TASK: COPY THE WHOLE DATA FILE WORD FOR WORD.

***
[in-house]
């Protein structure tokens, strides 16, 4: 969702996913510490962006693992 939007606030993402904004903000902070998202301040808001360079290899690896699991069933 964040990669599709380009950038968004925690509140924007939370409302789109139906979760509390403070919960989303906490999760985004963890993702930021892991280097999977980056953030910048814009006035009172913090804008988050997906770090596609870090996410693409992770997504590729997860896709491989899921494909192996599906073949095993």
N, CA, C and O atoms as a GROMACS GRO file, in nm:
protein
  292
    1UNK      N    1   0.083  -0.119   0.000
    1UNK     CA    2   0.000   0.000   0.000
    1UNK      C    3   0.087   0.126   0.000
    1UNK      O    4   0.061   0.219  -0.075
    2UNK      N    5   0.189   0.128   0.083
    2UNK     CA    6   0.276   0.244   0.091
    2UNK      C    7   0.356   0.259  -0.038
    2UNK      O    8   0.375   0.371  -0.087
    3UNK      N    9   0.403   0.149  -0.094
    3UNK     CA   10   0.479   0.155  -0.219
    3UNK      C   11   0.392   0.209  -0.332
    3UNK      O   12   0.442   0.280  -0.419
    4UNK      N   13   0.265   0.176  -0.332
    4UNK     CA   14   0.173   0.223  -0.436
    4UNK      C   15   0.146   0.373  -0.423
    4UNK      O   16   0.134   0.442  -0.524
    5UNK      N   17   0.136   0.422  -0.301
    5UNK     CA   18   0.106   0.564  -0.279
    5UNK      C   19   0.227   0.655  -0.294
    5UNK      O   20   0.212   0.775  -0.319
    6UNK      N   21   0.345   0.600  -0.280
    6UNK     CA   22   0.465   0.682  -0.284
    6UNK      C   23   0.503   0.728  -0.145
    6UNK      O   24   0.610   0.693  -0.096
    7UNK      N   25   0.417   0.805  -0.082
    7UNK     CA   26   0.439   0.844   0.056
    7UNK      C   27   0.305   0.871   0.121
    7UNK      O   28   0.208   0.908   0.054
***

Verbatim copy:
[in-house]
């Protein structure tokens, strides 16, 4: 969702996913510490962006693992 939007606030993402904004903000902070998202301040808001360079290899690896699991069933 964040990669599709380009950038968004925690509140924007939370409302789109139906979760509390403070919960989303906490999760985004963890993702930021892991280097999977980056953030910048814009006035009172913090804008988050997906770090596609870090996410693409992770997504590729997860896709491989899921494909192996599906073949095993």
N, CA, C and O atoms as a GROMACS GRO file, in nm:
protein
  292
    1UNK      N    1   0.083  -0.119   0.000
    1UNK     CA    2   0.000   0.000   0.000
    1UNK      C    3   0.087   0.126   0.000
    1UNK      O    4   0.061   0.219  -0.075
    2UNK      N    5   0.189   0.128   0.083
    2UNK     CA    6   0.276   0.244   0.091
    2UNK      C    7   0.356   0.259  -0.038
    2UNK      O    8   0.375   0.371  -0.087
    3UNK      N    9   0.403   0.149  -0.094
    3UNK     CA   10   0.479   0.155  -0.219
    3UNK      C   11   0.392   0.209  -0.332
    3UNK      O   12   0.442   0.280  -0.419
    4UNK      N   13   0.265   0.176  -0.332
    4UNK     CA   14   0.173   0.223  -0.436
    4UNK      C   15   0.146   0.373  -0.423
    4UNK      O   16   0.134   0.442  -0.524
    5UNK      N   17   0.136   0.422  -0.301
    5UNK     CA   18   0.106   0.564  -0.279
    5UNK      C   19   0.227   0.655  -0.294
    5UNK      O   20   0.212   0.775  -0.319
    6UNK      N   21   0.345   0.600  -0.280
    6UNK     CA   22   0.465   0.682  -0.284
    6UNK      C   23   0.503   0.728  -0.145
    6UNK      O   24   0.610   0.693  -0.096
    7UNK      N   25   0.417   0.805  -0.082
    7UNK     CA   26   0.439   0.844   0.056
    7UNK      C   27   0.305   0.871   0.121
    7UNK      O   28   0.208   0.908   0.054